Responses to this month’s survey were more downbeat than usual, with uncertainty in the wider market starting to make its presence felt, says Experian Business Strategies

01 The state of play

The industry continued to expand in January according to Experian Business Strategies’ latest contractor survey. Respondents were generally optimistic about the future, but conviction varied greatly between sectors. Overall, responses were more subdued than in December, possibly an early indicator that uncertainty in the wider economy has started to squeeze the brakes on industry growth, as clients wait to see what happens before committing to new projects.

Civil engineering firms gave a particularly downbeat response to January’s survey. The civil engineering activity index dropped to 37, its lowest level in more than a decade, and its employment index fell to 36, also an extremely low level. That said, results from such a qualitative survey need careful interpretation. It is possible that most respondents witnessed only a marginal fall in their activity levels and that such a low index value is overstating the decline. However, given that the sector’s activity index has been subdued for the past few months and strong anecdotal evidence that suggests the pipeline of work is plentiful but slow to yield output (for example, Thameslink and the Victoria station redevelopment), the sector may be experiencing a temporary rough patch.

February proved to be stronger for the non-residential sector but residential activity growth stalled as the housing market slowdown and new-build sales began to take an effect. Non-residential activity continued to grow strongly and forward looking indicators remained positive for both sectors.

02 Leading construction activity indicator

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03 Labour costs

Labour costs rose by between 2.6% and 5% over the past year, according to more than 50% of building and civil engineering respondents. This is broadly similar to the situation three months ago when 59% of residential and non-residential firms and 62% of civil engineers reported annual labour cost inflation within this range.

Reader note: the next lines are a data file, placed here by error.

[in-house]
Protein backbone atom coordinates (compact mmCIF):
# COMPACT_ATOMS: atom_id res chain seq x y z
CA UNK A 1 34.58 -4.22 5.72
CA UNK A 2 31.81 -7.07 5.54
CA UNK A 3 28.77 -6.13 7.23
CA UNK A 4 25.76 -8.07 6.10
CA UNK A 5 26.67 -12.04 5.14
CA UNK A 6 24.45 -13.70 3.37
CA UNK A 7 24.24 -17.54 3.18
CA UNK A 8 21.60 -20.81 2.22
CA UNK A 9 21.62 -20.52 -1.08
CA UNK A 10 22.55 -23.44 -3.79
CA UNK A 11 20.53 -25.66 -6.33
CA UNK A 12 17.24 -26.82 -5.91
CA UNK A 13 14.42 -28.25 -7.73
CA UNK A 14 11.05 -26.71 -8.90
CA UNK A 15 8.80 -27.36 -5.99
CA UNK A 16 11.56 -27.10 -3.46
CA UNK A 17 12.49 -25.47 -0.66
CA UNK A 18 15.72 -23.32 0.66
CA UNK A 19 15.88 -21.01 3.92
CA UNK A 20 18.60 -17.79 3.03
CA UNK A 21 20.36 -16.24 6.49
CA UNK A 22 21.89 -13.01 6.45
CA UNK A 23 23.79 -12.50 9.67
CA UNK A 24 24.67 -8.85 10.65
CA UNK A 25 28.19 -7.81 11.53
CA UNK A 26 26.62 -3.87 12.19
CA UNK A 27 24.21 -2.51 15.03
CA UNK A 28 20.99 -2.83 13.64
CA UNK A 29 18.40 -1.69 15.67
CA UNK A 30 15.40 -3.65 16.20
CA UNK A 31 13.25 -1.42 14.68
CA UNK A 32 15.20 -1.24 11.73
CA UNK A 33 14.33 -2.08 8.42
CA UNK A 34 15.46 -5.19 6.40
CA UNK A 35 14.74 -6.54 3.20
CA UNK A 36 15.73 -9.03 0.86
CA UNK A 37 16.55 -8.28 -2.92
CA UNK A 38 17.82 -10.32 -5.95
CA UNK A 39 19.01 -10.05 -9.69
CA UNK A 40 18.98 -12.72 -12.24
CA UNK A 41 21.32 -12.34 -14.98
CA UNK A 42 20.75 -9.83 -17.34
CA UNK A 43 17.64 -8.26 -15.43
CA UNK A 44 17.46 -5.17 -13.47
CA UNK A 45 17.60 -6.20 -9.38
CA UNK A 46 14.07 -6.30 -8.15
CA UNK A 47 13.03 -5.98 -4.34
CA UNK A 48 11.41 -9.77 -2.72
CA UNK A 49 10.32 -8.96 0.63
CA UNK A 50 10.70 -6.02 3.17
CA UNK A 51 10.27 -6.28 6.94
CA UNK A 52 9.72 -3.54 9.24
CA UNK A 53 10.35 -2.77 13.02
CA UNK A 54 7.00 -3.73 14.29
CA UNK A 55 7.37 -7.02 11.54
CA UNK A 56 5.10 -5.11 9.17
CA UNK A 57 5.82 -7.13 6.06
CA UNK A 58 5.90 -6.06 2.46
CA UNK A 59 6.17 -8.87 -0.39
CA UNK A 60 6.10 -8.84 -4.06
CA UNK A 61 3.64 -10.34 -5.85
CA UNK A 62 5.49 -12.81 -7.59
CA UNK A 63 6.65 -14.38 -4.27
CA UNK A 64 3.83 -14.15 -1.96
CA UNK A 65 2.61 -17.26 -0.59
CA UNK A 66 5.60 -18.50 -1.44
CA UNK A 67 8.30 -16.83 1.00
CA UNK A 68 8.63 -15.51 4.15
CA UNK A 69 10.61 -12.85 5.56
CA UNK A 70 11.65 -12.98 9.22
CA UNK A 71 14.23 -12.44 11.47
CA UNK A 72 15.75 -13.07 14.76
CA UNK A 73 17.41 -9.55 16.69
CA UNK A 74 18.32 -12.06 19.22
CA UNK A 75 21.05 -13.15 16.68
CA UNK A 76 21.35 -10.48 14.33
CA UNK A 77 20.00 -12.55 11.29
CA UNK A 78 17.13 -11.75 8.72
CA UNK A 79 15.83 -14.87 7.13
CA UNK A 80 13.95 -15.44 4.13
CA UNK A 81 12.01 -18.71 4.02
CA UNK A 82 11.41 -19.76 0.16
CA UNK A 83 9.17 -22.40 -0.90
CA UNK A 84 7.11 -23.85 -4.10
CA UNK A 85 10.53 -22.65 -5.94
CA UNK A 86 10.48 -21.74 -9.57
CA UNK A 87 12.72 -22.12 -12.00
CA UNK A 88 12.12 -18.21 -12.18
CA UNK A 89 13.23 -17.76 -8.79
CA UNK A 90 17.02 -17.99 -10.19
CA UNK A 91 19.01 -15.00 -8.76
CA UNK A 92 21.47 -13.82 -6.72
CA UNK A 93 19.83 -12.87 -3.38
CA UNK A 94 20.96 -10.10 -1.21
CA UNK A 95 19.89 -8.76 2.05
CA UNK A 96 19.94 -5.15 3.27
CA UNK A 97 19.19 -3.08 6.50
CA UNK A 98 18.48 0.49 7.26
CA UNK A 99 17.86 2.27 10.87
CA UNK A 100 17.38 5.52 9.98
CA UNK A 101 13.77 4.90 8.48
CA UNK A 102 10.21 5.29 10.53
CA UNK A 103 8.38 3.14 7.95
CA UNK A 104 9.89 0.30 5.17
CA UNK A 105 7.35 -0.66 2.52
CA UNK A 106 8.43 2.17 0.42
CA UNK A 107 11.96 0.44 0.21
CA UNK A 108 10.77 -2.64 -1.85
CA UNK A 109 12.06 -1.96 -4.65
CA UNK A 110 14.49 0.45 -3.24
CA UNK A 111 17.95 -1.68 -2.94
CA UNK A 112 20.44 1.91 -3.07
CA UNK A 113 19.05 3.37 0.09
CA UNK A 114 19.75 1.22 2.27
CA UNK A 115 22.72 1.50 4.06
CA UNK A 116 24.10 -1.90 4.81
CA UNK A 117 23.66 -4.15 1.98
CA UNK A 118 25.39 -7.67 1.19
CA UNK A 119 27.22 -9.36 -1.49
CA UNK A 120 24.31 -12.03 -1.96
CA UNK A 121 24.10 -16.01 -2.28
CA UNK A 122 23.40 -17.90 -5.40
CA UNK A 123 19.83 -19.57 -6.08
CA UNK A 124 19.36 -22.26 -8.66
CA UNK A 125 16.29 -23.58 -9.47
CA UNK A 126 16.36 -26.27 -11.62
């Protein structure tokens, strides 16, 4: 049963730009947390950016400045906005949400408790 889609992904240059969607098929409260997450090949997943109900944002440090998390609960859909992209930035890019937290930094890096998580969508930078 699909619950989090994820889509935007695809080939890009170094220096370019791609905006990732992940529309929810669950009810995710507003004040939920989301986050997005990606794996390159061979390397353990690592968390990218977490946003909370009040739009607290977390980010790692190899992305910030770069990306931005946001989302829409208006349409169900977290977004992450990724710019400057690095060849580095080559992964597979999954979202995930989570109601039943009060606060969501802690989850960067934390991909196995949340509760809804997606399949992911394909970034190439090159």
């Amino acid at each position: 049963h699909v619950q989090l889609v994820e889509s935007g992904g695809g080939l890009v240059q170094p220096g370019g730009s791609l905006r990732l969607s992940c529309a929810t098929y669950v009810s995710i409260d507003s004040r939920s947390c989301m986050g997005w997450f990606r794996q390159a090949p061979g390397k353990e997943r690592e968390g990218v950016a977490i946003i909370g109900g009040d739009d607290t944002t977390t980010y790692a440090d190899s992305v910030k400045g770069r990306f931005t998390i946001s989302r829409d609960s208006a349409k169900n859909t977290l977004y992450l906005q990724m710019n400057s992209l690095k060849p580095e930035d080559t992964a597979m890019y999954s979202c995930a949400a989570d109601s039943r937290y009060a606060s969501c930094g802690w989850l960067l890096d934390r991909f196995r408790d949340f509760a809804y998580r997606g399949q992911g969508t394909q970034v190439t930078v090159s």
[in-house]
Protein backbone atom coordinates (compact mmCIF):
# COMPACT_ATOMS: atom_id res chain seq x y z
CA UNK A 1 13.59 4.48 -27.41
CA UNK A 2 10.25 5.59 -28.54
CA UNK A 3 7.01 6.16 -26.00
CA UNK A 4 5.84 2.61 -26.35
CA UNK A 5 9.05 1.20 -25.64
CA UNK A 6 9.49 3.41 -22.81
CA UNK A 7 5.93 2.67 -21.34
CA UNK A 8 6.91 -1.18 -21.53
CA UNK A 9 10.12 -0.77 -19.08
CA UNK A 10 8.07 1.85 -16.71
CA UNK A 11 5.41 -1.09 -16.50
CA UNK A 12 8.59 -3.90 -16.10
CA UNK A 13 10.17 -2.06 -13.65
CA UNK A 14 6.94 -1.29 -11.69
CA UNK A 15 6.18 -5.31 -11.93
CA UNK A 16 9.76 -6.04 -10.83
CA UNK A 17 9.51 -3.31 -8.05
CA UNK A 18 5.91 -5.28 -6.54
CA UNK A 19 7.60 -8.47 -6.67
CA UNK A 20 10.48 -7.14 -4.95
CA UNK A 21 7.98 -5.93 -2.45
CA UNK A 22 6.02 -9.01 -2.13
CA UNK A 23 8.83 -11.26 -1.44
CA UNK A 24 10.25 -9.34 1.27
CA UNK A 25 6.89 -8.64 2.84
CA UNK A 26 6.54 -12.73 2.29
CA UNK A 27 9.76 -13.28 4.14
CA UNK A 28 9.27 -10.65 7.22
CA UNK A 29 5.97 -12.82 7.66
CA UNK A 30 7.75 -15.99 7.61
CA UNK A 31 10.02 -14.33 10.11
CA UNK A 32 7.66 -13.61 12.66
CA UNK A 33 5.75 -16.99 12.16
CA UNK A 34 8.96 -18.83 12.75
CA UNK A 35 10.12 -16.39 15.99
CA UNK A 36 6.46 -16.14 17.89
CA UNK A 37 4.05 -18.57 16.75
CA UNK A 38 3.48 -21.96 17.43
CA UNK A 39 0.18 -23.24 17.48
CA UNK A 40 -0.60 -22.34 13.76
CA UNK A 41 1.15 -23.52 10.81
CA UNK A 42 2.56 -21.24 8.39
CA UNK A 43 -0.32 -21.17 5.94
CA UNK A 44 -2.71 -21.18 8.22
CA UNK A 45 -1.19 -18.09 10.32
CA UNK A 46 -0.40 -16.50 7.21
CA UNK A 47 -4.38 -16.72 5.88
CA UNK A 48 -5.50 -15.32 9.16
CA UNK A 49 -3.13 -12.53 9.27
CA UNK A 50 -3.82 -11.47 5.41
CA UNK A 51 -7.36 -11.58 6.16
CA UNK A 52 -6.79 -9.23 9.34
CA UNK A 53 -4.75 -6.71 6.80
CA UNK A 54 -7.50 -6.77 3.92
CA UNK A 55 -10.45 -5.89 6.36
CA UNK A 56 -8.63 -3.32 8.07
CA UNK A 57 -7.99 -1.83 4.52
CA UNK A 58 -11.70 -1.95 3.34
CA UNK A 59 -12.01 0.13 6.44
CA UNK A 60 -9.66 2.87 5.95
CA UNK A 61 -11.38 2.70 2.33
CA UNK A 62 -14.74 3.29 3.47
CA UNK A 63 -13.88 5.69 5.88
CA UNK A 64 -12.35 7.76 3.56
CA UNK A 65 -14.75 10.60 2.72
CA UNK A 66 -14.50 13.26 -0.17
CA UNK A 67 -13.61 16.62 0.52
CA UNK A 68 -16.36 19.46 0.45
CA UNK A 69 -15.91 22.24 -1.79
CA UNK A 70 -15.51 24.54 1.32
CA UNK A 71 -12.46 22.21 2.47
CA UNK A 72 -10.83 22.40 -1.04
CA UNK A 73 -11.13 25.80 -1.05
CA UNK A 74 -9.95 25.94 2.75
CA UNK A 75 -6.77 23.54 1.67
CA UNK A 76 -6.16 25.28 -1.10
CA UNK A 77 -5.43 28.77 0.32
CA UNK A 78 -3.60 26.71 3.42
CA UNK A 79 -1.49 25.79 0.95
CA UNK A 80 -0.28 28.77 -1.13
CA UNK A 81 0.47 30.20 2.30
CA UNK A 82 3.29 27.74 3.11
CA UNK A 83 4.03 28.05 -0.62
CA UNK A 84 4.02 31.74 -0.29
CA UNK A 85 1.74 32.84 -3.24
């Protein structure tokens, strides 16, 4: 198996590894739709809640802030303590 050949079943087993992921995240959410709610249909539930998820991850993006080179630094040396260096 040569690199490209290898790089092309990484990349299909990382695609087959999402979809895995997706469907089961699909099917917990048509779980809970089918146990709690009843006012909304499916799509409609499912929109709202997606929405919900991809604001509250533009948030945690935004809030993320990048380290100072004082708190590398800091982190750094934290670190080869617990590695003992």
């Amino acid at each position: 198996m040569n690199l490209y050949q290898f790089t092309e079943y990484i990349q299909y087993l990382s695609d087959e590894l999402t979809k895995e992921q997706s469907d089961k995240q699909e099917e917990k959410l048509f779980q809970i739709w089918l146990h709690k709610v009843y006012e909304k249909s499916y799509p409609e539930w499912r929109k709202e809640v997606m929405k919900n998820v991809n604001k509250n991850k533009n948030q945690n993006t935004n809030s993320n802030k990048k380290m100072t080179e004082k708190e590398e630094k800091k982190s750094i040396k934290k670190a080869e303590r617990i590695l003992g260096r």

For a few respondents, inflationary pressures were far greater in January than over the past year. About 19% of civil engineering firms reported significantly high annual labour cost inflation of more than 7.6% in January. The proportion of building firms reporting cost increases of this magnitude was slightly smaller, at 16%.

Only 6% of responses encountered labour cost increases of 2.5% or less. No civil engineering firms said their labour costs rose this slowly over the year.

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04 Regional perspective

Regional composite indicators incorporate current activity levels, the state of order books and the number of tender enquiries received by contractors to provide a measure of the relative strength of each region.

Northern Ireland’s indicator climbed 18 points to 70, which suggests the construction industry in this area performed very robustly in January. This was by far the strongest performance and, in second place, the East Midlands was some way behind, at 61.

Many regions saw their composite indicators rise in January, some did not change and only one region – Yorkshire and Humberside – recorded a decline.

Its indicator fell by nine points to 45, suggesting its industry may have fallen into recession.

Apart from Northern Ireland and the East Midlands, rises were more moderate, ranging from a single index point to five points.

Generally the southerly regions fared better than their northerly counterparts.

The South-west and South-east rose by five and three points respectively, while the North-west climbed by one point, the West Midlands by two and Wales by three.

Scotland, the North-east and East Anglia’s regional composite indicators were unchanged from December in January.

(See file attached)